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Espresso_-_What_Coffee_Beans_Can_You_Use_to_Make_Espresso_

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					Title:
Espresso - What Coffee Beans Can You Use to Make Espresso?

Word Count:
472

Summary:
Bins of coffee beans stretch out in seemingly endless rows. The grinder
has too many settings and you are not sure of the difference between a
French roast and an Italian one. How do you know which beans make the
best espresso?


Keywords:
espresso, espresso beans, coffee


Article Body:
Bins of coffee beans stretch out in seemingly endless rows. The grinder
has too many settings and you are not sure of the difference between a
French roast and an Italian one. How do you know which beans make the
best espresso?

It is best to start with the basics. Cappuccinos and lattes are
variations on espresso. They differ only in their ratio of espresso to
steamed milk. Neither requires its own separate kind of bean.

The uneducated consumer could easily be overwhelmed by trying to chose
from the multitude of beans on the market, but do not despair. Sellers
sometimes take advantage of the common misconception that there is a
multiplicity of beans to give the impression of a large and varied
inventory. In reality, only two kinds of beans are available
commercially: Arabica and Robusta.

Arabica is grown at high altitudes, a minimum of 2,400 feet above sea
level, and has a smooth, slightly acidic taste. It is generally grown in
eastern Africa and Central and South America. Robusta is grown in lower
altitudes and has a more forceful, slightly bitter taste. It can be found
in Southeast Asia, central Africa and Latin America.

All roasters subscribe to their own methods and beliefs about roasting,
but in the basic process the green, raw coffee bean is exposed to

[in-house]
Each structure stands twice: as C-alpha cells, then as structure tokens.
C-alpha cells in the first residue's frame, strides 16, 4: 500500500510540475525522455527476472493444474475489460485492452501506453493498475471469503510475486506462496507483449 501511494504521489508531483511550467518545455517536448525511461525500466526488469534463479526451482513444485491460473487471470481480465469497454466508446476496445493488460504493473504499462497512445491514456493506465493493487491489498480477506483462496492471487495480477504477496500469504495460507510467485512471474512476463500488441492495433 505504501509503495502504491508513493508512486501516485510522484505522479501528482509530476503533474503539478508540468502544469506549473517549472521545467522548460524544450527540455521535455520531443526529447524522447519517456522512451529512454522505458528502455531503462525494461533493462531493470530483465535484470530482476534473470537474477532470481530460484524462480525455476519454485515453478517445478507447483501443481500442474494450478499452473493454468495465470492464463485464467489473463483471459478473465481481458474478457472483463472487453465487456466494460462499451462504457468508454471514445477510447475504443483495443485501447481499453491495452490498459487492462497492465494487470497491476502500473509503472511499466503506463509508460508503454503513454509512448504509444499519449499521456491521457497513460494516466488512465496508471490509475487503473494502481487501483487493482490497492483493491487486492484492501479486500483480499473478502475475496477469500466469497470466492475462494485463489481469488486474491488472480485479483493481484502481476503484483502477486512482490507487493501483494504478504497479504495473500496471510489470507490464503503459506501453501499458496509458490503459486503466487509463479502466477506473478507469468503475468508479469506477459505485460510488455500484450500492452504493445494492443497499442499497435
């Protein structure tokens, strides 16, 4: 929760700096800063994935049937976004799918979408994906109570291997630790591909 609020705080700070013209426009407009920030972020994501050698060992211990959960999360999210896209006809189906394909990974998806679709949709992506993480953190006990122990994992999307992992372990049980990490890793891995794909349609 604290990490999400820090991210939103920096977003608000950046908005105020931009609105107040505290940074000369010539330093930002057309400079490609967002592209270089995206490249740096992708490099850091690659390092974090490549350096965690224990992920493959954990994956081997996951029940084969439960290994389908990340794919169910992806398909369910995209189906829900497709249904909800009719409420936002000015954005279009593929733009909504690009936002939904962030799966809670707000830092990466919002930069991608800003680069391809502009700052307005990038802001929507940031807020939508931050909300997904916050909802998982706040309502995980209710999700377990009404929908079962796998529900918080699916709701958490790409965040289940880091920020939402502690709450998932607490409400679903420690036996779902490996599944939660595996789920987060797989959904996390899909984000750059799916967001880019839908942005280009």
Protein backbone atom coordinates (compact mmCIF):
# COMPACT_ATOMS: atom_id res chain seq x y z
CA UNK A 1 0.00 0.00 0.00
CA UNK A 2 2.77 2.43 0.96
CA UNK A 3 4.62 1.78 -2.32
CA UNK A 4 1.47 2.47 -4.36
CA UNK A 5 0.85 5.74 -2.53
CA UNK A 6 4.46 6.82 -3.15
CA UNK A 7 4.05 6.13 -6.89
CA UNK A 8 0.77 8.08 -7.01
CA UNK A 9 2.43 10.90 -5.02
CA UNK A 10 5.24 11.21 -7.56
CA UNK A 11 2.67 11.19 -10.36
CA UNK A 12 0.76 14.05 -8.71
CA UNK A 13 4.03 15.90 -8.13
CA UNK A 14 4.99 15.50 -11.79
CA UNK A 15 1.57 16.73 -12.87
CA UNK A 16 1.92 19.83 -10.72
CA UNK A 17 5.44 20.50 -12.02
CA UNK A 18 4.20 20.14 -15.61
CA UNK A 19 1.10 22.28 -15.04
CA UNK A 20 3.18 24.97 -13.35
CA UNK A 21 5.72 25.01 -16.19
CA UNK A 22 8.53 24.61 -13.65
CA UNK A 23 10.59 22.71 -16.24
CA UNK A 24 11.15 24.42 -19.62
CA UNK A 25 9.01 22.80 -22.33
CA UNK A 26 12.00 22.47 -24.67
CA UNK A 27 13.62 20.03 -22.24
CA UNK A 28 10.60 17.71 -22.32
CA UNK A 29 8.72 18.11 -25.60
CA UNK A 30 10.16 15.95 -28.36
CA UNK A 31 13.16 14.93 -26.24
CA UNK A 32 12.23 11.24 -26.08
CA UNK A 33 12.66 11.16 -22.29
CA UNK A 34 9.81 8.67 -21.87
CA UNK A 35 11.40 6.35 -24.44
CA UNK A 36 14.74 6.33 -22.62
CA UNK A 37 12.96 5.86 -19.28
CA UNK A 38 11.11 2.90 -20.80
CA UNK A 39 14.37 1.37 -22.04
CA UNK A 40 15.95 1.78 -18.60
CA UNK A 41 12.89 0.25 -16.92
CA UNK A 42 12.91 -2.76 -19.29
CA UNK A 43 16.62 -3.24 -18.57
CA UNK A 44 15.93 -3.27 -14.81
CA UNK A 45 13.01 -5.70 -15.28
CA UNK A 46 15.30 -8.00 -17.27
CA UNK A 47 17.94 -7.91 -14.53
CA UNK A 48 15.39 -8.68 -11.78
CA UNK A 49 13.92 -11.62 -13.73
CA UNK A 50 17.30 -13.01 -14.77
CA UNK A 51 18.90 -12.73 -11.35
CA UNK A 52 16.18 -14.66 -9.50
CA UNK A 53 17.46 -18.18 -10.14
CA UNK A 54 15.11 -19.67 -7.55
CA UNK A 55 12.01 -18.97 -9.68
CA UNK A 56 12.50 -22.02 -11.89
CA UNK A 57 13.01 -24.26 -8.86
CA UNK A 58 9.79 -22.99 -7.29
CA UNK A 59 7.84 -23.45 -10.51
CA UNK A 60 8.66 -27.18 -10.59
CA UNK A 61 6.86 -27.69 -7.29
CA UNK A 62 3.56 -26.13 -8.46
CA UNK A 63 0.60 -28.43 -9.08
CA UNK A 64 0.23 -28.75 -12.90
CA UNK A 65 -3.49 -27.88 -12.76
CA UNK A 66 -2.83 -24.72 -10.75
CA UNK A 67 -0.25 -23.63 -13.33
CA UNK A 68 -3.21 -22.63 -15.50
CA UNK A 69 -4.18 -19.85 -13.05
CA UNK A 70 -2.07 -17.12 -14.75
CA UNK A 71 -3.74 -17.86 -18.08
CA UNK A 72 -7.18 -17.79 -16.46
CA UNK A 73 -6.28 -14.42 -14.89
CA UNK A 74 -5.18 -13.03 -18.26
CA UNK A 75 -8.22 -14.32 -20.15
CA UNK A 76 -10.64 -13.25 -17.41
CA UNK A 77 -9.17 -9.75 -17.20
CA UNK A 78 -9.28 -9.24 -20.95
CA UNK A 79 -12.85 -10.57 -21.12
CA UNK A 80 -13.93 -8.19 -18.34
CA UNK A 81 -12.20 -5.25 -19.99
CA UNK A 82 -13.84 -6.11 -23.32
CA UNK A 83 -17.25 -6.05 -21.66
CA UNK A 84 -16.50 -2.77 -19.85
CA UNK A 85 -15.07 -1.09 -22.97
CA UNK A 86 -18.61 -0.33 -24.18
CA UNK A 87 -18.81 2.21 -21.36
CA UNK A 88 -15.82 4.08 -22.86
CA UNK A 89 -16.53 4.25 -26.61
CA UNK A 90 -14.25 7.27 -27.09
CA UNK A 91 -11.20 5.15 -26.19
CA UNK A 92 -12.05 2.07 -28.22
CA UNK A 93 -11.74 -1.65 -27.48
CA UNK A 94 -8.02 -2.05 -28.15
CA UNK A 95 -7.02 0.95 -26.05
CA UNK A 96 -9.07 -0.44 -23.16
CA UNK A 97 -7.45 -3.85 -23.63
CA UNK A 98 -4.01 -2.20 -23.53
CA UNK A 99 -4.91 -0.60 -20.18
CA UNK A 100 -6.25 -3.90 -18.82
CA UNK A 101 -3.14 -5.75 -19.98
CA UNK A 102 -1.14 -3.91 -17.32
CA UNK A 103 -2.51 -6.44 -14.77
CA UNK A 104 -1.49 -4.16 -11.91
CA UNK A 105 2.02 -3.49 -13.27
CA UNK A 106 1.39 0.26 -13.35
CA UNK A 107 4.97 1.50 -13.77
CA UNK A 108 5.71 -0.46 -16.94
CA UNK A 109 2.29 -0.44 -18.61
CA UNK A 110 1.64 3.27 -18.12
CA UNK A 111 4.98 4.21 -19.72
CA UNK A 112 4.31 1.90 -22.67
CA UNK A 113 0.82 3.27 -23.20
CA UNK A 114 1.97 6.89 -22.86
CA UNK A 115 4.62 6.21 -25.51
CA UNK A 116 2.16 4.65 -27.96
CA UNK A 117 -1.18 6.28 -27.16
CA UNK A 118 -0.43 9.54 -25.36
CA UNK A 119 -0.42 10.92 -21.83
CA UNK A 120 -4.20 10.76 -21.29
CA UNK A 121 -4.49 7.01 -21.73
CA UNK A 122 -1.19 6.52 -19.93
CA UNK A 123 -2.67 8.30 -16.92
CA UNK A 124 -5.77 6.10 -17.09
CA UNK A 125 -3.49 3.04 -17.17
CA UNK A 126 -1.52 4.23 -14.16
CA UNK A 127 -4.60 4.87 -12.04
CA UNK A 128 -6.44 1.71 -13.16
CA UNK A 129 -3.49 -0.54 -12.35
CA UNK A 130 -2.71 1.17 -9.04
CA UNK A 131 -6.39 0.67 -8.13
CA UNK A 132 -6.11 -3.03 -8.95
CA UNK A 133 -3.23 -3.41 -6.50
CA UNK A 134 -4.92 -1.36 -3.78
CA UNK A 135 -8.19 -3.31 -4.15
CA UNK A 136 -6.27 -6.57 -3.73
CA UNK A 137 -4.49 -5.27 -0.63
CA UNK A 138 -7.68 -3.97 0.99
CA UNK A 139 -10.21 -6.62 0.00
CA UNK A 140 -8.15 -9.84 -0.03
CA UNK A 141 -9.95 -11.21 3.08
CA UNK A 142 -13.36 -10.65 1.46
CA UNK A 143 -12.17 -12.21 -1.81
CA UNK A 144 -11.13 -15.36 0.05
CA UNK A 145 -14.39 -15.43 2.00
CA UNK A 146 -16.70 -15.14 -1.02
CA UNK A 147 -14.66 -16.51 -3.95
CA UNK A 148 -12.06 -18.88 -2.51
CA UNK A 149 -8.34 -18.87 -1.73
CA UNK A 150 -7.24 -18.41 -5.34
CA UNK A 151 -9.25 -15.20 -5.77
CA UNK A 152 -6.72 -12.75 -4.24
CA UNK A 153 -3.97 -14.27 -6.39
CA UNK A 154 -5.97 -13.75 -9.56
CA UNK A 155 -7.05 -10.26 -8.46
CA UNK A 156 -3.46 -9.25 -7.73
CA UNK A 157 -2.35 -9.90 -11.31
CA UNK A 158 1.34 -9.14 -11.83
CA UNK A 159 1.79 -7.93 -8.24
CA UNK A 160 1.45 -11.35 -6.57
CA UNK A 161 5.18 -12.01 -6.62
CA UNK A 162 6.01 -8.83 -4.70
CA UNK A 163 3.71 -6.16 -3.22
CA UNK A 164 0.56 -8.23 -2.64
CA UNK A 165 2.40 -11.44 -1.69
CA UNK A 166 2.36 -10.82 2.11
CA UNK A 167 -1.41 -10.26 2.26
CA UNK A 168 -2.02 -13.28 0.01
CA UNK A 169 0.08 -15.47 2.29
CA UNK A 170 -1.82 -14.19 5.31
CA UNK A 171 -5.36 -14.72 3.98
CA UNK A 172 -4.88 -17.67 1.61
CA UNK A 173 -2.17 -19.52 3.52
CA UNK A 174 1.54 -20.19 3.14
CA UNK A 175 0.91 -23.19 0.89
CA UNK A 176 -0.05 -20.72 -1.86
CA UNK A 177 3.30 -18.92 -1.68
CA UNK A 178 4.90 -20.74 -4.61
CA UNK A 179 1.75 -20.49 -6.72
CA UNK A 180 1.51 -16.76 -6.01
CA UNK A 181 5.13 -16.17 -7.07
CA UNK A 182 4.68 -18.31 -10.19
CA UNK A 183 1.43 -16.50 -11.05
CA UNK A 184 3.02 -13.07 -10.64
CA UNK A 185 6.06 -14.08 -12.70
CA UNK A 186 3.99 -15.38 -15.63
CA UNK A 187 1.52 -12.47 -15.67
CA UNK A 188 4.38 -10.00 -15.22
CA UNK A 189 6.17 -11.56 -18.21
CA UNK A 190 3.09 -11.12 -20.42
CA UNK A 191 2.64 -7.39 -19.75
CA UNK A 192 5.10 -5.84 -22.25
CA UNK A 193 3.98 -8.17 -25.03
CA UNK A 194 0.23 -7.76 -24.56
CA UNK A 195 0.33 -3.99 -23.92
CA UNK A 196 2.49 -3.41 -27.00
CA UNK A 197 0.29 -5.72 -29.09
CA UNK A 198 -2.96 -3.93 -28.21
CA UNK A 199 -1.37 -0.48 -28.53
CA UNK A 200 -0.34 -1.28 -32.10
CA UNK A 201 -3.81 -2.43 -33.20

temperatures of 480 degrees Fahrenheit or higher, usually for seven to 12
minutes. The heat tampers with the natural acidity and bitterness of the
bean. The longer the roasting time, the more bitter and the less acidic
the beans become.

There is no one right way to roast or grind beans for espresso. In fact,
espresso is usually made with a blend of beans of different colors and
consistencies. It is not uncommon for different geographical areas to
favor a specific blend. For example, in northern Italy, they prefer
espresso roast in the medium range, while California tastes lean toward
the darker, French roast.
The chances of getting fresh beans in a supermarket are slim to none, and
that is a fact when talking about pre ground coffee. Your best bet is to
pay close attention to the expiration date on the package. When buying
from a coffee house, the best way to guarantee freshness is to get the
most popular, fastest-selling bean. The quicker the bean sells, the
faster more will have to be roasted, increasing your odds of getting the
most freshly roasted beans. Ideal freshness results from grinding your
own fresh roasted beans immediately before brewing.

It is also important to consider the time lapses in the roasting-
grinding-brewing time cycle of coffee. The condition of the equipment
used and the quality of the water are also important factors. No doubt
the debate over what constitutes the best beans will be endless, but in
the end it is only a matter of taste.

				
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posted:10/31/2010
language:English
pages:2
Description: Coffee